Meet the women of the CSN: Beatrice Eluaka

Women's Nutrition, West and Central Africa

Coordinator of CSS+UNN, Nigeria

My work in nutrition

I am Lead for the Scaling Up Nutrition’s programming in Nigeria. I perform Country Office Oversight, Country Program Development, Country project /program implementation and Country Program Representation whilst contributing to strategic and operational development and delivery of programs in line with the SUN CSN mandate, strategy and theory of change including advocacy for Nutrition at all levels in all key relevant sectors in Nigeria.

My love for food and cooking is inspired by my mother who was a caterer, and my experience during the Nigerian civil war seeing children with “kwashiorkor1” and “marasmus2” got me interested in studying food and nutrition. I am a Nutritionist with vast expertise in policy and programme design, implementation, monitoring and supervision including capacity building for nutrition and related health issues such as maternal, infant and young child nutrition, prevention of non-communicable diseases, prevention of mother-to-child transmission of HIV, promotion of key household practices and gender mainstreaming. As a Master trainer on Baby Friendly Initiative, Infant and Young Child Feeding Counseling, I am passionate about training of community health workers and setting up and mentoring community support groups for improving the nutritional status and quality of life of women and children in Nigeria.

Adequate nutrition, a fundamental cornerstone of any individual’s health, is especially critical for women because inadequate nutrition wreaks havoc not only on women’s own health but also on the health of their children. Children of malnourished women are more likely to face cognitive impairments, become stunted, have lower resistance to infections, and a higher risk of disease and death throughout their lives. Optimal nutrition for women has a range of positive effects because healthy women can generate income, ensure their families’ nutrition, and have healthy children — more effectively and thereby help advance countries’ socioeconomic development. Women are often responsible for producing and preparing food for the household, so their knowledge — or lack thereof — about nutrition can affect the health and nutritional status of the entire family.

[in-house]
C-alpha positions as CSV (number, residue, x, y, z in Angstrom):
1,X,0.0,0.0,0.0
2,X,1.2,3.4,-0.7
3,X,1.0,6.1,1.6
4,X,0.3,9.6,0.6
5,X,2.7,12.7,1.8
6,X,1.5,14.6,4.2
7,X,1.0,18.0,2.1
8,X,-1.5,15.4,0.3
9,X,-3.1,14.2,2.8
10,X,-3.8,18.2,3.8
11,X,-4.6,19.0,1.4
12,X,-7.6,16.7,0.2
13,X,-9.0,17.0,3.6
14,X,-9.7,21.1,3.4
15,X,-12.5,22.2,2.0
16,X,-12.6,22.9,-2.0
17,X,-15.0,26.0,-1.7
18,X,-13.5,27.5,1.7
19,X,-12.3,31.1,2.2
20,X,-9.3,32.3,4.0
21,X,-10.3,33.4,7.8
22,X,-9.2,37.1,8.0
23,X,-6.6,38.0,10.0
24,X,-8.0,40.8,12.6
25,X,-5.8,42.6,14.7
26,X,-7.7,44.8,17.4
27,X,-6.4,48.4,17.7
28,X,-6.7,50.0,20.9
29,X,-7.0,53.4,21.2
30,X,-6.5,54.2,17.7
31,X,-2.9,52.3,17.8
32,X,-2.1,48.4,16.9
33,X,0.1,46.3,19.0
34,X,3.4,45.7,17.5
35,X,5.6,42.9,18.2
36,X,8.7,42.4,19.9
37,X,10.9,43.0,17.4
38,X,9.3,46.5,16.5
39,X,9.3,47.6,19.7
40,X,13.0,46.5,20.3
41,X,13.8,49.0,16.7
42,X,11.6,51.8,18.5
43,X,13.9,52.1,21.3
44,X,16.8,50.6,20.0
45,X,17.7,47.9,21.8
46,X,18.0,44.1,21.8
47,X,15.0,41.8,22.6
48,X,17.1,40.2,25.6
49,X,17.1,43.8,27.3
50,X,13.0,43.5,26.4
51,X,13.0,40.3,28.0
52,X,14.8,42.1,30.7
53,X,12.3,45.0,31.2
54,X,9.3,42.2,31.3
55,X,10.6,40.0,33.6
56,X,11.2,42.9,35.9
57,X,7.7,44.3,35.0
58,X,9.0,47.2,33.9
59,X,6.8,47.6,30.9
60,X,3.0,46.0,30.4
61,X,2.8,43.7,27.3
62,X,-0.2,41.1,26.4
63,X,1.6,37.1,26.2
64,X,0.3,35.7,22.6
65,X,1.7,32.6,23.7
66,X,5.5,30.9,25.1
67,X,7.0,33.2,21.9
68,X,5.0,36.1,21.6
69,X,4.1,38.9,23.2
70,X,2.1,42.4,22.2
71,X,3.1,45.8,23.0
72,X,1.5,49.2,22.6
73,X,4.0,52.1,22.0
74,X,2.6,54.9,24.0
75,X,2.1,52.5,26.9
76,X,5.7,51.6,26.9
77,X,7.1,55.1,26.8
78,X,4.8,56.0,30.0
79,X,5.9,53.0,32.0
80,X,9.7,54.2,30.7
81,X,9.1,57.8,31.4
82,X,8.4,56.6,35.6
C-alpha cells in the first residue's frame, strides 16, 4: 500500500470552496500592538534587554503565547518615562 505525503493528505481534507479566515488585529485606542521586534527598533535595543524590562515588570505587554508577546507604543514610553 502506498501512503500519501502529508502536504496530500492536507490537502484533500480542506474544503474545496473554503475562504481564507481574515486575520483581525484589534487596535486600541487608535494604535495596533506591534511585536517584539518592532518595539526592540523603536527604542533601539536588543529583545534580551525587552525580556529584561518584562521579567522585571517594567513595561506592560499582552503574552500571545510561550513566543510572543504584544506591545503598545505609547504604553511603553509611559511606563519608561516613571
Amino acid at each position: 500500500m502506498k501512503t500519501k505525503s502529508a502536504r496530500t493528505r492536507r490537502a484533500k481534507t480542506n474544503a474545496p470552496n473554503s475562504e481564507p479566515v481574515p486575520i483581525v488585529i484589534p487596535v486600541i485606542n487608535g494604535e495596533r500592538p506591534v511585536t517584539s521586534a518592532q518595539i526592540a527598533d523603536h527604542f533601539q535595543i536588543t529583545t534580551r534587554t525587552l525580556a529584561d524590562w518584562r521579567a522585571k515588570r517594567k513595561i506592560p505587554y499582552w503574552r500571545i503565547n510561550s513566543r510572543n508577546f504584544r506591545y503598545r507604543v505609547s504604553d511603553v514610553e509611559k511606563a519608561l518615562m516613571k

The role of women

Being a woman has not negatively affected my career because I have been able to cope effectively with my role as a wife and mother and that of a career woman. This was of course with genuine support of my family who readily filled the gaps often created by the my many job demands. As a woman, one needed to put in a lot more effort to excel and to prove right the saying that “what a man can do, a woman can do, even better.”

The following can be done to elevate women in leadership:

1) Ensuring that the voices of women are heard. How? Through Speaking UP, Speaking OUT and contributing to discussions.

2)  Creating a community of mentors, role-models and networking groups who provide a support system to help women navigate through their organization and workplaces.

3) Thoughtful attention should be given to creating gender-neutral environment and workplaces- flexible work arrangements.

4) It is important to expose the girl-child to STEM (science, technology, engineering, and math) education early.

5) It is important to eliminate negative cultural, structural, organizational practices and other barriers which prevent girls and women from thriving and attaining great heights and goals.